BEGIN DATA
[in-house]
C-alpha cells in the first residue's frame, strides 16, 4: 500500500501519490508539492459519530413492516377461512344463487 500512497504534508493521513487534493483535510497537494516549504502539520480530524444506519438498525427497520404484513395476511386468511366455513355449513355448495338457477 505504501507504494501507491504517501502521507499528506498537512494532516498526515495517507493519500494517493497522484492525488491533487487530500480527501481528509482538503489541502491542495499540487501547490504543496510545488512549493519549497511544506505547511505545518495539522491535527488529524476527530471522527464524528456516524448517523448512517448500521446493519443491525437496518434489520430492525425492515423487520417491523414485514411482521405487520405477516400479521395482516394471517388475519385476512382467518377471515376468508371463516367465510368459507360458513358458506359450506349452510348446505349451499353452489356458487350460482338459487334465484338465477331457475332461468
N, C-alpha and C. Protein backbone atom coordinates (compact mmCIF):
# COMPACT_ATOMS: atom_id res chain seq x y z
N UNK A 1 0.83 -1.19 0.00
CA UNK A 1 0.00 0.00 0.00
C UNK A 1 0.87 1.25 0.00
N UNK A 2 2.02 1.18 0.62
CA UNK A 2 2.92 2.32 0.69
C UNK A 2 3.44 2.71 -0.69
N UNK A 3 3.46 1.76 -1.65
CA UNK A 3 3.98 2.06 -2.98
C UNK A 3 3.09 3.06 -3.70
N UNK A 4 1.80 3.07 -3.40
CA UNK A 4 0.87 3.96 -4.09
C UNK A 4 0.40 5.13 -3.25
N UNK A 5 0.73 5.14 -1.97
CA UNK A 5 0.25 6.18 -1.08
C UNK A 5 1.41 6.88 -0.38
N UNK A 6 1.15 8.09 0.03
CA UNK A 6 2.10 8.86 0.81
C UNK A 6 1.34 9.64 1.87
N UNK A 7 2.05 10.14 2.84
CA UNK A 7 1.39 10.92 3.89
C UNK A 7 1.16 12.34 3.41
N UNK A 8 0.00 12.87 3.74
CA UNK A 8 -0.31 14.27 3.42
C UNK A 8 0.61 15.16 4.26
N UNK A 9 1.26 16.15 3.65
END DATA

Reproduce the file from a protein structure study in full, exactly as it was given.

[in-house]
C-alpha cells in the first residue's frame, strides 16, 4: 500500500501519490508539492459519530413492516377461512344463487 500512497504534508493521513487534493483535510497537494516549504502539520480530524444506519438498525427497520404484513395476511386468511366455513355449513355448495338457477 505504501507504494501507491504517501502521507499528506498537512494532516498526515495517507493519500494517493497522484492525488491533487487530500480527501481528509482538503489541502491542495499540487501547490504543496510545488512549493519549497511544506505547511505545518495539522491535527488529524476527530471522527464524528456516524448517523448512517448500521446493519443491525437496518434489520430492525425492515423487520417491523414485514411482521405487520405477516400479521395482516394471517388475519385476512382467518377471515376468508371463516367465510368459507360458513358458506359450506349452510348446505349451499353452489356458487350460482338459487334465484338465477331457475332461468
N, C-alpha and C. Protein backbone atom coordinates (compact mmCIF):
# COMPACT_ATOMS: atom_id res chain seq x y z
N UNK A 1 0.83 -1.19 0.00
CA UNK A 1 0.00 0.00 0.00
C UNK A 1 0.87 1.25 0.00
N UNK A 2 2.02 1.18 0.62
CA UNK A 2 2.92 2.32 0.69
C UNK A 2 3.44 2.71 -0.69
N UNK A 3 3.46 1.76 -1.65
CA UNK A 3 3.98 2.06 -2.98
C UNK A 3 3.09 3.06 -3.70
N UNK A 4 1.80 3.07 -3.40
CA UNK A 4 0.87 3.96 -4.09
C UNK A 4 0.40 5.13 -3.25
N UNK A 5 0.73 5.14 -1.97
CA UNK A 5 0.25 6.18 -1.08
C UNK A 5 1.41 6.88 -0.38
N UNK A 6 1.15 8.09 0.03
CA UNK A 6 2.10 8.86 0.81
C UNK A 6 1.34 9.64 1.87
N UNK A 7 2.05 10.14 2.84
CA UNK A 7 1.39 10.92 3.89
C UNK A 7 1.16 12.34 3.41
N UNK A 8 0.00 12.87 3.74
CA UNK A 8 -0.31 14.27 3.42
C UNK A 8 0.61 15.16 4.26
N UNK A 9 1.26 16.15 3.65